• icovid Expands: The Belgian icovid initiative, which uses the icometrix-based icolung AI solution to automate COVID-19 CT assessments, is expanding across Europe and into new areas of COVID AI. The icovid initiative launched in March 2020 through a partnership between icometrix and Belgian medical / research institutions, leading to icolung’s development and rollout. Now, with funding from the European Union’s Horizon 2020 program and commitments from key European research centers (King’s College, Oxford, Heidelberg, others), icovid will expand across 800 European hospitals (at no charge) and begin new research efforts, including detecting Chronic COVID Syndrome.
  • Quantifying RadRes Fatigue: A new study out of Switzerland found that radiology resident-drafted reports require more edits from attending radiologists once fatigue sets in later in the day and later in the workweek. Using data from 117k radiology reports, the researchers found that initial radres drafts and final drafts were less similar at the end of the day during weekday shifts (r = −0.93), weekend shifts (r = −0.72), and especially Fridays (r = −0.95; that’s a 16% same-day decline) compared to their reports drafted earlier in the day.
  • Arterys & Human Bytes Nordic Alliance: Arterys and Danish healthcare AI startup, Human Bytes, announced that Human Bytes will sell and market Arterys’ AI solutions in Europe’s Nordic countries. Human Bytes might be a new name for many readers (it just launched this month), but the company was founded by local medtech veterans with the goal of helping international AI companies navigate the Nordic countries’ unique requirements (it signed a similar deal with Mirada a few weeks ago).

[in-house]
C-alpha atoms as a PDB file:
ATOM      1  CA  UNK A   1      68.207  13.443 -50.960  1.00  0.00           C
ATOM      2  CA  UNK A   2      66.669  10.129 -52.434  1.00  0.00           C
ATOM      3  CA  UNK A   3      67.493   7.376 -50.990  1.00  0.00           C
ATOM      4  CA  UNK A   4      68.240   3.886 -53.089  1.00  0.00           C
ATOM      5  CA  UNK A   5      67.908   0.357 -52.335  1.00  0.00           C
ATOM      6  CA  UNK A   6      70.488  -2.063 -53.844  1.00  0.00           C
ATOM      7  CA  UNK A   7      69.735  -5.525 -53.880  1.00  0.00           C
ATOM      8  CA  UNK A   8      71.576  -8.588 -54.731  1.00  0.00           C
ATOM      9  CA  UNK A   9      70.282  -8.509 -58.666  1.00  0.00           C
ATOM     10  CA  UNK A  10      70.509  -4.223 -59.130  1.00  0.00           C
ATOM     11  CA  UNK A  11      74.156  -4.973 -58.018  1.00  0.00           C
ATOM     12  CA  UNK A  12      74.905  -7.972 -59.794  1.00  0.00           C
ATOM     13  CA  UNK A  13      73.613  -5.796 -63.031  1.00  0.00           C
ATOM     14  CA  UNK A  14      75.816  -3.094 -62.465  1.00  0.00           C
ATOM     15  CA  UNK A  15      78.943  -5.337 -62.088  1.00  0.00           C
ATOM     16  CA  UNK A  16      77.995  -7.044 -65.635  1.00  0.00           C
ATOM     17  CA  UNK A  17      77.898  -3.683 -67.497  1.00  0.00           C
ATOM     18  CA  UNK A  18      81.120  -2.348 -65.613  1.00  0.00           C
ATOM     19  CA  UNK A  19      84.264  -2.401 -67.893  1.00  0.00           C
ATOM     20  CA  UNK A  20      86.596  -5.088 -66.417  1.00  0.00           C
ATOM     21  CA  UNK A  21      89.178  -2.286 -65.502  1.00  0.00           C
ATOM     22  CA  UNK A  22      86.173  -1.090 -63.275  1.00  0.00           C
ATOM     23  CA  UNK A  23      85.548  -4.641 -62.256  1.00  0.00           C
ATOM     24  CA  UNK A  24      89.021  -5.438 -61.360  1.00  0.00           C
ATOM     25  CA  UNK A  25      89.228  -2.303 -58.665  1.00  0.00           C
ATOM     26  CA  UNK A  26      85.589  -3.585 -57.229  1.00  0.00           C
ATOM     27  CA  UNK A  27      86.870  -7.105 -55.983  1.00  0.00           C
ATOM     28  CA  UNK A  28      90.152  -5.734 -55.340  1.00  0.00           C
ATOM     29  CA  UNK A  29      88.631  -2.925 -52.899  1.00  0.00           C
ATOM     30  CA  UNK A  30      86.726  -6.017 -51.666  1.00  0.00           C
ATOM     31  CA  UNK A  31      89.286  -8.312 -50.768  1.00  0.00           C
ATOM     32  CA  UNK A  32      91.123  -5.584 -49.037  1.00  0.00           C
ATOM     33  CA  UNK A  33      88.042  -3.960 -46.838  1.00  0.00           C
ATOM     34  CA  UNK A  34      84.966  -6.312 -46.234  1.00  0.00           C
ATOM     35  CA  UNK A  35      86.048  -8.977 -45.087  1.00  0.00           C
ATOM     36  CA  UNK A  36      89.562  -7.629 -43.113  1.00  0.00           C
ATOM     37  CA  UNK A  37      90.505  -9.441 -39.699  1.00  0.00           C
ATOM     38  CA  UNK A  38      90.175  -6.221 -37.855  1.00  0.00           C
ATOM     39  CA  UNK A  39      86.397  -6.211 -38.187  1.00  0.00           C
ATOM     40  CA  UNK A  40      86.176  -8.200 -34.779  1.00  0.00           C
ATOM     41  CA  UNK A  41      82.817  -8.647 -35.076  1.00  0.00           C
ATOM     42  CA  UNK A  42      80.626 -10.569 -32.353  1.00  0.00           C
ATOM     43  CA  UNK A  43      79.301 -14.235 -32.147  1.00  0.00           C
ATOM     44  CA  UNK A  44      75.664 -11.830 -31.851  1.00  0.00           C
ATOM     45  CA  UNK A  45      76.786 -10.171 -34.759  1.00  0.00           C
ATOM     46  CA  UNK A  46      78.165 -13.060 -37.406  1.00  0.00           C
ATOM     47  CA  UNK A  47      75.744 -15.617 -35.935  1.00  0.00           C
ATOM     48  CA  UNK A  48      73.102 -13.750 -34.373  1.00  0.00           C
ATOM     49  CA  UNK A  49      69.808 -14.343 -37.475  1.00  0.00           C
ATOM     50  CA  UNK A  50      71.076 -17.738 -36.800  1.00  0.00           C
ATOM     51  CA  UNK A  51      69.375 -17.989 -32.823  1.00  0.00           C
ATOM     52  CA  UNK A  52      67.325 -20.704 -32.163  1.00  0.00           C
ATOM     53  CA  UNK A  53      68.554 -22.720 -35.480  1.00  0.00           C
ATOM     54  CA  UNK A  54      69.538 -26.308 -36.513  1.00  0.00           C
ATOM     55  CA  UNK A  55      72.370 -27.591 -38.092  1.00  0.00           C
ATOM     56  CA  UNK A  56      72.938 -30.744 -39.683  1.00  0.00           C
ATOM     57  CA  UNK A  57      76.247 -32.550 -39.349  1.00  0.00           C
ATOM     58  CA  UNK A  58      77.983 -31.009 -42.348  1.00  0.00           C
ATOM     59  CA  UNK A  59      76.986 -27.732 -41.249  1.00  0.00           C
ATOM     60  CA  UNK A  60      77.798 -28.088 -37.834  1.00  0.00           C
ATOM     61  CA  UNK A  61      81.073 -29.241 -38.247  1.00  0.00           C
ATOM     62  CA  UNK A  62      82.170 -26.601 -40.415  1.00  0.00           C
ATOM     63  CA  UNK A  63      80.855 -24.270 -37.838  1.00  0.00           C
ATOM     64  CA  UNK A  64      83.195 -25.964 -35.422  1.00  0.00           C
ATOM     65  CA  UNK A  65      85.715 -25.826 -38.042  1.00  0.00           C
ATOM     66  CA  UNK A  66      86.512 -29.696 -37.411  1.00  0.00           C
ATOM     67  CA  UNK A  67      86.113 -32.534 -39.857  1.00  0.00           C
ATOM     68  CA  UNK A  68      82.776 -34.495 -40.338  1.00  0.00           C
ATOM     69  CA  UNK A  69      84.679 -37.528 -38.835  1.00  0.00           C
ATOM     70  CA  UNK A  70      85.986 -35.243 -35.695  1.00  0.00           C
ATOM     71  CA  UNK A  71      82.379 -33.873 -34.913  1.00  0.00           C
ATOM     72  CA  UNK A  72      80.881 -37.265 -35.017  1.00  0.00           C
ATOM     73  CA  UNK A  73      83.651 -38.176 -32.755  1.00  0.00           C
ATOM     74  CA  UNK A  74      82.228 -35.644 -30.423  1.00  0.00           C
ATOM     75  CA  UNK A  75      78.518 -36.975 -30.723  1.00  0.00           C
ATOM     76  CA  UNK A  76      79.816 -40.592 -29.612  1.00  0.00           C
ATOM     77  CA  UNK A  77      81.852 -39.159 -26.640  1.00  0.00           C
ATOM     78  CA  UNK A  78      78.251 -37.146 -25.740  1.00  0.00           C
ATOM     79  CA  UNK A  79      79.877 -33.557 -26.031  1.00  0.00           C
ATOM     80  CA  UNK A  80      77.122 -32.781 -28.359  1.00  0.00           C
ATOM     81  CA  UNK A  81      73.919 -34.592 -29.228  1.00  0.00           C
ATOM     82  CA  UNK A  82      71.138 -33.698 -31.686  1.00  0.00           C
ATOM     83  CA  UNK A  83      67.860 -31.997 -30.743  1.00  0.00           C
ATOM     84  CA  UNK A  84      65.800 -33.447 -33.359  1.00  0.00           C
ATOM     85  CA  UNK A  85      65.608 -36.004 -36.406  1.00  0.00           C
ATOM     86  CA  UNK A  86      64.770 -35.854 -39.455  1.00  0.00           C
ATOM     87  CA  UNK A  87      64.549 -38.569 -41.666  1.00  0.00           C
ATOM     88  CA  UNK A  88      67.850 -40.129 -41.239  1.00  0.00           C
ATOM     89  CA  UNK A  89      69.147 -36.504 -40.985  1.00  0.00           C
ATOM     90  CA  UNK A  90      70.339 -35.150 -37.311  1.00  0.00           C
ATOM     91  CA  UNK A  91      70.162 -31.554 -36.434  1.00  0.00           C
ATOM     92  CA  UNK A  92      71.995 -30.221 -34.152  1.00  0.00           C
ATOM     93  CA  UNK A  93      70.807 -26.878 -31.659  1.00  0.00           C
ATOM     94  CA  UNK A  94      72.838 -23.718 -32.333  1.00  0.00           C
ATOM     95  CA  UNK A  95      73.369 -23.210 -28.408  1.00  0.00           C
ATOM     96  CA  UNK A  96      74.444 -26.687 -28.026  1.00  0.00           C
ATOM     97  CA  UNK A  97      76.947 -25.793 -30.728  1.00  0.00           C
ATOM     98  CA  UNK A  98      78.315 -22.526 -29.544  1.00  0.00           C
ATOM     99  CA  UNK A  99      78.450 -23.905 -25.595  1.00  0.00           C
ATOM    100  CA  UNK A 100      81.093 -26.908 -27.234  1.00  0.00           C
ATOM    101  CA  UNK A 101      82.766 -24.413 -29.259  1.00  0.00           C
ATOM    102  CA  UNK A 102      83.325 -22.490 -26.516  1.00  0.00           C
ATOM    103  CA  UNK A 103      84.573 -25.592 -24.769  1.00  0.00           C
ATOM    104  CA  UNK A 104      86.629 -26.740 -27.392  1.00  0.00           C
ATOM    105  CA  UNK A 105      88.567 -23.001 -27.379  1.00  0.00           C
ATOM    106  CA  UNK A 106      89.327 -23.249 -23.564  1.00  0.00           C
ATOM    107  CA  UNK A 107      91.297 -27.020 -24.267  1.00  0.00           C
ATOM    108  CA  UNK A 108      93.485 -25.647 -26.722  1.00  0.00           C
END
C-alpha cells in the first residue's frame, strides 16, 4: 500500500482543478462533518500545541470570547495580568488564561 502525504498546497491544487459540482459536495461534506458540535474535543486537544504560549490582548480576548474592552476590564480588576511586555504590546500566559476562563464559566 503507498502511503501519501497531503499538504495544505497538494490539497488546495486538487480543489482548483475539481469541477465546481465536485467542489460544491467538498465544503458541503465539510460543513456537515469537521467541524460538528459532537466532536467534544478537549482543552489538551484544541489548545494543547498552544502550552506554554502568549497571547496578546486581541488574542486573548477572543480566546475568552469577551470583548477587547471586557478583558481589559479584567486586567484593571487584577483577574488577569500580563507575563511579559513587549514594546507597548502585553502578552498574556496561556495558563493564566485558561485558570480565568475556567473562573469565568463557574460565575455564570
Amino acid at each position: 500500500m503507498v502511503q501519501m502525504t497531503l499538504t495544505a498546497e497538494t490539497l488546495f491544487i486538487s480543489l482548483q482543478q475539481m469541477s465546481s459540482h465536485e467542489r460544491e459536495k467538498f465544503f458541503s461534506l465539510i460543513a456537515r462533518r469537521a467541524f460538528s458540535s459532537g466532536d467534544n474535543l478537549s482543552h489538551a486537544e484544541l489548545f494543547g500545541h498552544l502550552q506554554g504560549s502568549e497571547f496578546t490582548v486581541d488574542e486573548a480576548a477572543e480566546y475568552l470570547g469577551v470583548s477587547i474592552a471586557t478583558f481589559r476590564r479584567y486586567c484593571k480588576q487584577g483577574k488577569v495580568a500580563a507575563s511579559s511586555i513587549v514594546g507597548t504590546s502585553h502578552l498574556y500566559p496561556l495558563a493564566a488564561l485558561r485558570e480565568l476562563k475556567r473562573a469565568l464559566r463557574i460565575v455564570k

• CT’s Exposure Risks: Although the likelihood of receiving high radiation exposure (≥100 mSv) from a CT exam is generally low, it isn’t “negligible.” That’s the conclusion of a new study out of the Netherlands (n = 100,672 CT exams, 49,978 patients, 482 who received a high dose) that found the probability of receiving a high effective dose from a single exam is just 0.002%, but it gets higher over 4.5-years (1.9%), and is significant among patients who underwent more than 6 CT exams (16%).
  • HeartFlow’s NHS Boost: HeartFlow just got a UK adoption boost after the NHS issued a 1-3year MedTech Funding Mandate requiring English hospitals to adopt the HeartFlow FFRct Analysis solution, citing its ability to improve care and costs. This adoption will be helped by NHSE’s Innovation and Technology Payment Programme (ITP), which extended its support for HeartFlow FFRct for a third year.
  • Philips’ France & Spain Wins: Philips announced 5-year partnerships with France’s Rennes University Hospital (1,800 beds, top-10 in France) and Spain’s Vithas Group (Spain’s 2nd largest private system). The Rennes University Hospital partnership will cover Philips’ technology (imaging, informatics, AI, interventional) and a range of research and innovation collaborations. The Vithas partnership will expand Philips’ technology (imaging, informatics, and interventional) across Vithas’ locations, including ongoing updates and early access to future technologies.


The Resource Wire

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-- The Imaging Wire team